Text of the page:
Freezing coffee - What does "ageing coffee" mean?
Updated: Jan 25
Why is coffee ageing important?
Let’s talk about ageing coffee.
This is a topic that is very close to my heart. It the last two years, the concept of ageing has completely changed my view on how I use, store and taste coffee. It can help us to best understand how coffee changes over time, and this aids coffee professionals in using coffee and communicating with their customers.
In 2019, I moved to Australia and started working for one of the best coffee companies in the world, Sasa Sestic’s ONA Coffee. I was excited and curious to see what I would learn during my time there and I can tell you one thing: these coffee nerds didn’t let me down. They introduced me to the concept of properly ageing roasted coffee beans in order to maximise flavour and experience.
What is ageing coffee?
You may have noticed that a lot, if not most specialty roasters label their coffees with the date of roasting. For a lot of consumers (and baristas), the idea that ‘the fresher, the better’ has dominated the way they purchase and use coffee. However, the flavour profile of a freshly roasted coffee is completely different to a coffee that is 14 days old, and understanding when your coffee is perfectly aged is key to creating the best experience possible.
During roasting, a chain of physical and chemical reactions takes place, the so-called ‘Maillard reaction’. It splits simple sugars into multisaccharide, evaporates air, increases the volume of the beans and as we explored, builds up CO2.
After coffee is roasted, it begins to simultaneously expel CO2 and become more exposed to O2 (oxygen). We want the CO2 to leave the bag, but no extra O2 to enter – hence why we have one-way valves on our bags. This build-up of CO2 can significantly affect brewing and make it much harder to get a tasty cup. The coffee has to rest and ‘de-gas’ before it becomes easier to brew and tastier to drink.
Ageing is essentially finding the point at which your coffee tastes best after roasting. Think about it like opening an old bottle of wine and decanting it, or letting it ‘breathe’ until it tastes perfect. With coffee, you ideally want to hit a balance between (a) the loss of aromatics and (b) the build-up of carbon dioxide. For most coffees, this process happens in a window of 6 to 23 days after roasting.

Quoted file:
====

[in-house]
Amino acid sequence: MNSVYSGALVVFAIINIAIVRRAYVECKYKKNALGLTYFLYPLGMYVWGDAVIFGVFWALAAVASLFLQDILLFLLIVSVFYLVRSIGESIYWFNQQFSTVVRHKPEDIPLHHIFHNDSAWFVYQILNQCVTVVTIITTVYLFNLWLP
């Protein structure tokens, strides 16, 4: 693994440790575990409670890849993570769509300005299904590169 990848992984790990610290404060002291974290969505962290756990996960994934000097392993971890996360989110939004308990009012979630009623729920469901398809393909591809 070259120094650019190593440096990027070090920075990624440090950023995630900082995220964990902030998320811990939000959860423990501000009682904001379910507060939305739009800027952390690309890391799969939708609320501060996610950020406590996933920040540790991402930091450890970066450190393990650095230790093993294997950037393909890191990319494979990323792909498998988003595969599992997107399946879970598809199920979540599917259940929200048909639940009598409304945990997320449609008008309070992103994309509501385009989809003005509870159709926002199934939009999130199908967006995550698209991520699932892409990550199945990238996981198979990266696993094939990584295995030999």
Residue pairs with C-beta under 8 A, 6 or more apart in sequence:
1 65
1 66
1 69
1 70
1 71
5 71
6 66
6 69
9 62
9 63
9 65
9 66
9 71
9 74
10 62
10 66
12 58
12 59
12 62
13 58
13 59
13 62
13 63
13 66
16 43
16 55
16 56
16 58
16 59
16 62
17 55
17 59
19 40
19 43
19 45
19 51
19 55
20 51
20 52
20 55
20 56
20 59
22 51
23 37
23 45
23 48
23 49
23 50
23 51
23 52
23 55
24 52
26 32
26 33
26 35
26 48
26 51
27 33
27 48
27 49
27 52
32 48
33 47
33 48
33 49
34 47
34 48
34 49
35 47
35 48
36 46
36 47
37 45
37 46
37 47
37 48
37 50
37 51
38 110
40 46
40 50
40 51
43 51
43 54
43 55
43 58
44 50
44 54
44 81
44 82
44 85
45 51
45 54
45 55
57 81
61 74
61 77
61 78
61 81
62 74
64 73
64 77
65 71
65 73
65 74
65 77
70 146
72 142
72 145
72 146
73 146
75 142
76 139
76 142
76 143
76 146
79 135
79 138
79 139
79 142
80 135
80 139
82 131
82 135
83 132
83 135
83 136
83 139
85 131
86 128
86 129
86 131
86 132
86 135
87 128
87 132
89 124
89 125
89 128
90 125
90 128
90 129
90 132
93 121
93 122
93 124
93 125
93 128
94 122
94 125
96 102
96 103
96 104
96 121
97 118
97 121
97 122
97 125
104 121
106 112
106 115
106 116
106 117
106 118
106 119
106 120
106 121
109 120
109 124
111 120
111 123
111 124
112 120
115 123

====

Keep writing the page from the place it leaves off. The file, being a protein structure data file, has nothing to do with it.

The coffee will ultimately reach a ‘peak’ where the expulsion of CO2 begins to drop, and the additional exposure to O2 causes the coffee to age faster, lose its aroma/flavour and become stale. If you have ever opened an old bag of coffee, you know what I am talking about.
Image: Röststätte Berlin
Does roasted coffee have an ‘expiry date’?
So yes, coffee doesn’t last forever (sad, I know). It is an organic product and like others, its flavour has an expiry date. As a roaster, I have realised that whilst much of a coffee's distinctive qualities are determined by where it's grown, its varietal and how it's processed, a lot of what we experience in the cup is an expression determined by roasting.
If you've had the opportunity to take in the smell of green (unroasted) coffee, you'll know how the aroma more closely resembles grassy, grainy and straw qualities. This aroma changes after roasting and gets very much like popcorn, sweet malt and chocolate – of course this varies depending on the coffee itself. Likewise, if you have ever smelled the difference between a freshly roasted coffee, a coffee that is 1-3 weeks old and a coffee that is several months old, then there is a distinguishable difference between the intensity and quality of aromas.
The short answer is no – you can technically use coffee beans months after roasting. However, the quality of flavour in your coffee doesn’t last forever, and understanding when it tastes best will improve your experience as a barista and consumer.